Because of Coronavirus Tijuana is becoming a Haven for American Factories

Unless you’re Purell or Amazon, there is no way that your business has not in some way been affected by the Coronavirus. The global economy has taken an unprecedented hit that is set to change the way many industries do business from now on.

One of the industries that are sure to be impacted the most is the outsourcing factories in China. Because of the Coronavirus, many factories have shut down causing Americans to lose millions of dollars in revenue. Also, the US government is putting ever-increasing pressure on companies to leave China and move the supply chain closer to home.

So, the question is: where will these factories go? Where can they move to maintain their lower costs of production, an efficient tax regime, and proximity to the United States./

It came as no surprise that Americans looked to a country that is literally right underneath them. Statistics have shown that there has been a massive surge in American companies looking to establish in Mexico.

More specifically Baja California, which is the state that borders California and is famous for being a haven for maquiladoras, which are American factories operating in Mexico protected under the Immex regime.

The Immex regime is a treaty established under the US-MEXICO-CANADA Agreement (Formerly NAFTA) that gives many incentives to American companies who manufacture in Mexico. One of the most attractive incentives being that they can operate 100% tax-free.

You read that correctly, you can operate in Mexico 100% tax-free if you follow the proper guidelines. Such as exporting and importing only the pre-approved materials and declaring everything to the proper authorities.

Clients that we have who take part in the Immex regime save millions of dollars each month by manufacturing in Mexico. Something they would not be able to do if they manufactured in the United States. Plus, the proximity to the United States makes it possible for them to take good care of their product. Something you can’t do if you operate from China.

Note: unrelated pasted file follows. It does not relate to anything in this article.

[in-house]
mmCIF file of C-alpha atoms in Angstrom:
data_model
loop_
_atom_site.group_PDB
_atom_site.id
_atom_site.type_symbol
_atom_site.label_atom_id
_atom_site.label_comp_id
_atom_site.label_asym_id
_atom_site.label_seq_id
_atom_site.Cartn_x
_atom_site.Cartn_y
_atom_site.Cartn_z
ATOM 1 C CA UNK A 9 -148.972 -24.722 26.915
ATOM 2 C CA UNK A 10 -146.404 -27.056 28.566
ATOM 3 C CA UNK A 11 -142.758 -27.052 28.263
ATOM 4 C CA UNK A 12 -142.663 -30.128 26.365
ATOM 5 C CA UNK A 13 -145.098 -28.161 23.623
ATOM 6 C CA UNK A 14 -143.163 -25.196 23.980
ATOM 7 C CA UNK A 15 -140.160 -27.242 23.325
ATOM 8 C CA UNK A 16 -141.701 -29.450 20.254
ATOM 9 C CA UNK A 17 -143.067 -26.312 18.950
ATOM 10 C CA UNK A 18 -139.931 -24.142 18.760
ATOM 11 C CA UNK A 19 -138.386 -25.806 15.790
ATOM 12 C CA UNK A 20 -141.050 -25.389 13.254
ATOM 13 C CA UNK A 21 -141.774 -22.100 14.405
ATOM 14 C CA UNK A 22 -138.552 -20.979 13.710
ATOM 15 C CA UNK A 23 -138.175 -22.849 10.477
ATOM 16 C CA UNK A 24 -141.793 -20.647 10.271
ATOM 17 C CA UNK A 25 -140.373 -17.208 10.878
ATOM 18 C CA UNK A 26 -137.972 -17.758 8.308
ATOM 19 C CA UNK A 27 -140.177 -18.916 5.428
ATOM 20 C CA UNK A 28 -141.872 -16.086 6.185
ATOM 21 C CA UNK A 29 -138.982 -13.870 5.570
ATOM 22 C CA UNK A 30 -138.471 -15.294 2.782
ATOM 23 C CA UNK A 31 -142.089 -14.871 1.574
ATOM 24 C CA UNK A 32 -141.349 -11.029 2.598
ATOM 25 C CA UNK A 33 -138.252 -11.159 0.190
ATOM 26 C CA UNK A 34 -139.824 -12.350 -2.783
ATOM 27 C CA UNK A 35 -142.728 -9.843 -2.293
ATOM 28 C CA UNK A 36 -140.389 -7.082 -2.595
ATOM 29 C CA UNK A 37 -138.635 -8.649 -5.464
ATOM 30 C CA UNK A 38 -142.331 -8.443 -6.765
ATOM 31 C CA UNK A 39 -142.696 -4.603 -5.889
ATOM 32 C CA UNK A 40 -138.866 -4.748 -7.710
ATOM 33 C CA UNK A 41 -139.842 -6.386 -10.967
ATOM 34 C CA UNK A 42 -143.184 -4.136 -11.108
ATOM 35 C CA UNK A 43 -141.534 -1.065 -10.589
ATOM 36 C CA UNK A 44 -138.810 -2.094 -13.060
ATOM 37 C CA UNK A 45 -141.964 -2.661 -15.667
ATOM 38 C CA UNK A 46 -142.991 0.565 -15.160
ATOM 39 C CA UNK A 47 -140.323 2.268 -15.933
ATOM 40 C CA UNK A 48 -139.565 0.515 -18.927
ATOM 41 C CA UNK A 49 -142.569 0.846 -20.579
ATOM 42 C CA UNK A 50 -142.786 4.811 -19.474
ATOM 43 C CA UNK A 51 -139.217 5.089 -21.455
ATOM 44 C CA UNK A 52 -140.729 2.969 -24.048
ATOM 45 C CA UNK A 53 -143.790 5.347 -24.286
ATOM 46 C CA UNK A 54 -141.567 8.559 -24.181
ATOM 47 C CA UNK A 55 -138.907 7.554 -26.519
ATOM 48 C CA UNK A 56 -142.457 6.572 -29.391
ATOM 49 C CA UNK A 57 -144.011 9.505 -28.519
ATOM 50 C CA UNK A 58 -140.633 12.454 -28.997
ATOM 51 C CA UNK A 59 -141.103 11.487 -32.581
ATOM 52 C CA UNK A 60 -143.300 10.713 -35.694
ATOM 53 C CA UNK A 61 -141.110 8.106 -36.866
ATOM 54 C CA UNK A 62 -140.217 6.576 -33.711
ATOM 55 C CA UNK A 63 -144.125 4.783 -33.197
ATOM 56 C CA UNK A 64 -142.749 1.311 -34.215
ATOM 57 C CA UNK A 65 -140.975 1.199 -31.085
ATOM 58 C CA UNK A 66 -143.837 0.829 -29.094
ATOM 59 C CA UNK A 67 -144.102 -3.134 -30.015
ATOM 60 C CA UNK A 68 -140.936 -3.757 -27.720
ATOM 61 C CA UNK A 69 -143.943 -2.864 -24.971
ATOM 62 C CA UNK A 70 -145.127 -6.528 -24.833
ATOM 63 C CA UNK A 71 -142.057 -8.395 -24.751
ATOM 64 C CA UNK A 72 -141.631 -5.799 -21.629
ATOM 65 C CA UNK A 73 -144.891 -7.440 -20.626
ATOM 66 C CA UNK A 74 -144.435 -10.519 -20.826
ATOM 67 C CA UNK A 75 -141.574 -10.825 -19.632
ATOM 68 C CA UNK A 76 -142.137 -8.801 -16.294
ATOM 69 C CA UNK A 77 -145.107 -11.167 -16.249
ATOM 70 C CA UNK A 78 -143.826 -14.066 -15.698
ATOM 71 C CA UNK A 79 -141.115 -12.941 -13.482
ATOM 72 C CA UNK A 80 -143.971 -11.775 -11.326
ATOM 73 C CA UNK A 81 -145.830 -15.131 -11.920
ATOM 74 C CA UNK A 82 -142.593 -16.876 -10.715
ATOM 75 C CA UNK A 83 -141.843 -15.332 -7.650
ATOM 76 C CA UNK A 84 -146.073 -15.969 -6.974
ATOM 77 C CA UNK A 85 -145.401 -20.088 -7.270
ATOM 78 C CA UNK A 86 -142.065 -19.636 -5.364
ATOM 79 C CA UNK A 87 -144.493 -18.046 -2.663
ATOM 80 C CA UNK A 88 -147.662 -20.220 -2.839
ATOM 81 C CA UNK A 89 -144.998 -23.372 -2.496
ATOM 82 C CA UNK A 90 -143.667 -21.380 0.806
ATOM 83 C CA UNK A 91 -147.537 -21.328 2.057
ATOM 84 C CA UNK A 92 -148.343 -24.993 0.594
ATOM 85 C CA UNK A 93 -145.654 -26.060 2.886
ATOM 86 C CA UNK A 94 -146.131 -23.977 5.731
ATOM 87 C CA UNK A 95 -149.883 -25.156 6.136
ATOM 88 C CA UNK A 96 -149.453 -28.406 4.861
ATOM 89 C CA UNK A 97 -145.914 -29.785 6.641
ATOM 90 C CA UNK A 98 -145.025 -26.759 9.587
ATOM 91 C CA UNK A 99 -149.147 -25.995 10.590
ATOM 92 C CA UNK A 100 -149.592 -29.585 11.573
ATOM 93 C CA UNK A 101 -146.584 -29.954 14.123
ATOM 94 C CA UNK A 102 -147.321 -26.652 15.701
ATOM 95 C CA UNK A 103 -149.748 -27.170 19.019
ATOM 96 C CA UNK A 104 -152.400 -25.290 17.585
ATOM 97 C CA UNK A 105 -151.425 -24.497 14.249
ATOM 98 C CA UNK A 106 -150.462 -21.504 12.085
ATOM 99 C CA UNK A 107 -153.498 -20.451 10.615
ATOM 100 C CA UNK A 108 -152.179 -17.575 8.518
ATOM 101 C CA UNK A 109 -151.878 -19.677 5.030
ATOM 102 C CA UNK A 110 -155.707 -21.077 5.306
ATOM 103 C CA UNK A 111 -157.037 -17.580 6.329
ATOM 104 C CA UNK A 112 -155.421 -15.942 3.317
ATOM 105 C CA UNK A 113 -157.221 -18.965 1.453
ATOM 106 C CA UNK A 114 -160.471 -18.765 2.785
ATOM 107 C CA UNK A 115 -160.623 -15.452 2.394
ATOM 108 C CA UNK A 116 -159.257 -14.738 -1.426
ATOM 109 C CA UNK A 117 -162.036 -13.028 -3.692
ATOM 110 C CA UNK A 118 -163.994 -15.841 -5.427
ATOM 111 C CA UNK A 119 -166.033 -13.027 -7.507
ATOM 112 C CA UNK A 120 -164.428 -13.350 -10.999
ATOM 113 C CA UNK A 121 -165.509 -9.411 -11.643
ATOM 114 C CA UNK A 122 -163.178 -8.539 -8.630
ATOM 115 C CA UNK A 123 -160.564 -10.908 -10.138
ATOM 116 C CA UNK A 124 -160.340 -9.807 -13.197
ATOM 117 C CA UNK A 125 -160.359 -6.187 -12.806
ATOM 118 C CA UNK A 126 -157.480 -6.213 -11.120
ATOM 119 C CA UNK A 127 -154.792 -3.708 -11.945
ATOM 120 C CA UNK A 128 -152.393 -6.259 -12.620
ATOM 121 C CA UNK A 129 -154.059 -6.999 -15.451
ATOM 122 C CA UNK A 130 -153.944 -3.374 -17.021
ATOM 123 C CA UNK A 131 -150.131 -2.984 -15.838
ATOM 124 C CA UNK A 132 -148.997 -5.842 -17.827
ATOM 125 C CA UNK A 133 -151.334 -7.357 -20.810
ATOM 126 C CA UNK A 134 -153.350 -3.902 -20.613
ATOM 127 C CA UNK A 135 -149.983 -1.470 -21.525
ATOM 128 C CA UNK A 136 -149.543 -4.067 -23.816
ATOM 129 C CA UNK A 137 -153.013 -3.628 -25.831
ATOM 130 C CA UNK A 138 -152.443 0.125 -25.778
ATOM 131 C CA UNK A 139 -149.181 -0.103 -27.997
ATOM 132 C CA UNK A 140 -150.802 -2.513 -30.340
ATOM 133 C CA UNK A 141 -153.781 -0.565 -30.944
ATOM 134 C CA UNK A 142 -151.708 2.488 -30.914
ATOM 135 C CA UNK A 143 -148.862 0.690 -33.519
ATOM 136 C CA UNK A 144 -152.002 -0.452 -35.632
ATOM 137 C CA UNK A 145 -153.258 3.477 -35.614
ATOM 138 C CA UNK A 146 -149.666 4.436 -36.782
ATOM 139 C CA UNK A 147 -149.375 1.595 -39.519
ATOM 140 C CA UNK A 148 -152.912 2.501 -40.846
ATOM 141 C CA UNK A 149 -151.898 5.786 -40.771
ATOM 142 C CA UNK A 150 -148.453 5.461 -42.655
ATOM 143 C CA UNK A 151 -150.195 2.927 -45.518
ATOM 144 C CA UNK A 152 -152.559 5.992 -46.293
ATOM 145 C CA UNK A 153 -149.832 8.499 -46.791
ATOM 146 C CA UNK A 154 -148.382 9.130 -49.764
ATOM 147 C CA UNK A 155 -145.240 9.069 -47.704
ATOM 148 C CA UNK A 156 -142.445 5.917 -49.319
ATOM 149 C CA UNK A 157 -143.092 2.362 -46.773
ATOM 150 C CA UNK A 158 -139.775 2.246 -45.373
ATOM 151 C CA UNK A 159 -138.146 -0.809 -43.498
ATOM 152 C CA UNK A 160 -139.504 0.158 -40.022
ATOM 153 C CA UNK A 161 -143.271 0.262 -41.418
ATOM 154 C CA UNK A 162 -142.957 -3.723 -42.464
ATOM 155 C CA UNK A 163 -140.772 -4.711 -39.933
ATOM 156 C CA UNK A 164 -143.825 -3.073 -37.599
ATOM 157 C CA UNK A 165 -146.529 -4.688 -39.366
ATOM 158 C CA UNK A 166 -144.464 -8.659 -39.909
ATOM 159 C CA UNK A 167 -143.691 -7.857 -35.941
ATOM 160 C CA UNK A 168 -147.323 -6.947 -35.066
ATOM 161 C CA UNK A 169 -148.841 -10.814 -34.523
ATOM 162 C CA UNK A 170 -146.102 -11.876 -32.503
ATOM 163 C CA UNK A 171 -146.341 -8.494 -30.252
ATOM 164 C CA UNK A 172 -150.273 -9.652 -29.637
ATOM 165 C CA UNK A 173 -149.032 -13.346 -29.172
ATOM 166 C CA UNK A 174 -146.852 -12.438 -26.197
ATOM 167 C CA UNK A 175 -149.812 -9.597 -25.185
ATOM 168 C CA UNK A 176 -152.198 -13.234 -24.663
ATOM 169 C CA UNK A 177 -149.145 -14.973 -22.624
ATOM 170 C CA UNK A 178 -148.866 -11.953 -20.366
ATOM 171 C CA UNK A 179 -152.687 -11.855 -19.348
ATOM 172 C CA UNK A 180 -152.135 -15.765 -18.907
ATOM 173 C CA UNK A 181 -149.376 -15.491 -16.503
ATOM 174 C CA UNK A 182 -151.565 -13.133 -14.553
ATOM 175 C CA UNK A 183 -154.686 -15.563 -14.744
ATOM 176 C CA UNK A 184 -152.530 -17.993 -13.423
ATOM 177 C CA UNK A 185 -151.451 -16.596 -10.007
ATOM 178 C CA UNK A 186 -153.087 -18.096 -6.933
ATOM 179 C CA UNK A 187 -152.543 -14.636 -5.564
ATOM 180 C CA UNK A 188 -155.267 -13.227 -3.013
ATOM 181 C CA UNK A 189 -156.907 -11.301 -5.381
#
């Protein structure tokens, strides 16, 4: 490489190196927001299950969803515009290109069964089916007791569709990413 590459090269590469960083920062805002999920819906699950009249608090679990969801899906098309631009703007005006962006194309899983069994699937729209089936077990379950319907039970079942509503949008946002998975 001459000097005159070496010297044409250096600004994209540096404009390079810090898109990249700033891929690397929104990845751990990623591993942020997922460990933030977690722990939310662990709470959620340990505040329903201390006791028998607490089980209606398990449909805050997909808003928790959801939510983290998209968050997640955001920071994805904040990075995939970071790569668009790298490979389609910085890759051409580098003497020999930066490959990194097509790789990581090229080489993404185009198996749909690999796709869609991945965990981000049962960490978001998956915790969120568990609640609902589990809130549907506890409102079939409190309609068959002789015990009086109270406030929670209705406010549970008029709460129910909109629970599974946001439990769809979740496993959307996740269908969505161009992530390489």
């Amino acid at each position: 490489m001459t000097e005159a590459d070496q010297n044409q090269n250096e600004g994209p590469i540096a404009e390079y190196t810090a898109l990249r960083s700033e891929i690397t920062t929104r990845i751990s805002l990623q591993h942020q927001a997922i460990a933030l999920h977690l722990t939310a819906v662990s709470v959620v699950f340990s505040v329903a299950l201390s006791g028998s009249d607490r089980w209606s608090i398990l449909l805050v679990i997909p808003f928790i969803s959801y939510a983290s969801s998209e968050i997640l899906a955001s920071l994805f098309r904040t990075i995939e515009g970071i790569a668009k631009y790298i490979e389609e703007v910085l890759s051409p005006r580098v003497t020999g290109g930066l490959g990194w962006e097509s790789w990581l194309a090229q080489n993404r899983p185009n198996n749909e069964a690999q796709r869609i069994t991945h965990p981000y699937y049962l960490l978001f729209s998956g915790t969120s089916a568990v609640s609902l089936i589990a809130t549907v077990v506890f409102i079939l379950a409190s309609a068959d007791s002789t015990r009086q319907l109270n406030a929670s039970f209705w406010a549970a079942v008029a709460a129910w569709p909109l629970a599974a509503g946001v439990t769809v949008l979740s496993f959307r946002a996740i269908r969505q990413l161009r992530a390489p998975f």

In an interview with the President of the Maquiladora Industry of Baja California, he mentioned that more than 40 companies from the United States have questioned him about moving their plants from China to Baja California.

Even though the Coronavirus is a tragedy that no one expected, American business owners with ties to China were not happy with how the Chinese government reacted to this situation and wanted it to prevent it from happening again.

While the Mexican government is not the perfect example of how to deal with a pandemic of this sort, they made sure to protect the Maquiladora industry by letting go of non-essential personnel and keeping the persons in charge of production, with the safest sanitary protocols.

Also, one of the best decisions they could have taken is to not close the commercial border. While Americans and Mexicans need special permission to cross between countries, commercial trucks can continue to cross without any problem.

This was done to not halt the economy of both countries as the Maquiladora industry brings billions to both Mexico and the United States. To stop this industry would mean the loss of millions of jobs and billions of dollars.

A city in particular that has been receiving a lot of attention in this matter is the city of Tijuana, Baja California. Tijuana sits on the border of the United States and Mexico right next to the city of San Diego.

Due to its perfect geographical location, the city of Tijuana has adapted to fit the needs of the maquiladora industry. Many schools in the city have taught courses designed to fit the needs of the maquiladoras so they never ran out of workers.

Huge multinational companies like Samsung, Hyundai, Microsoft all have a factory in Tijuana. Some of these factories even operate for 24 hours in order to fulfill the extensive demands they require.

China has been the leader of the outsourcing industry for decades, but the industry has started to decrease in the past decades because of the lack of quality in the products and because of how hard it is to manage a company that is so far away.

Mexico offers wages similar to China, has hundreds of thousands of English speaking professionals, a well established commercial treaty, and decades of experience in the matter, making it China’s fiercest competitor.

Tijuana, in particular, is ready for the high demand for industry and is more than prepared to make American companies feel welcomed in Mexico. I expect Tijuana to become the new China in the next few years.

If you are interested in finding out what you need to operate a business from Mexico please feel free to contact us at

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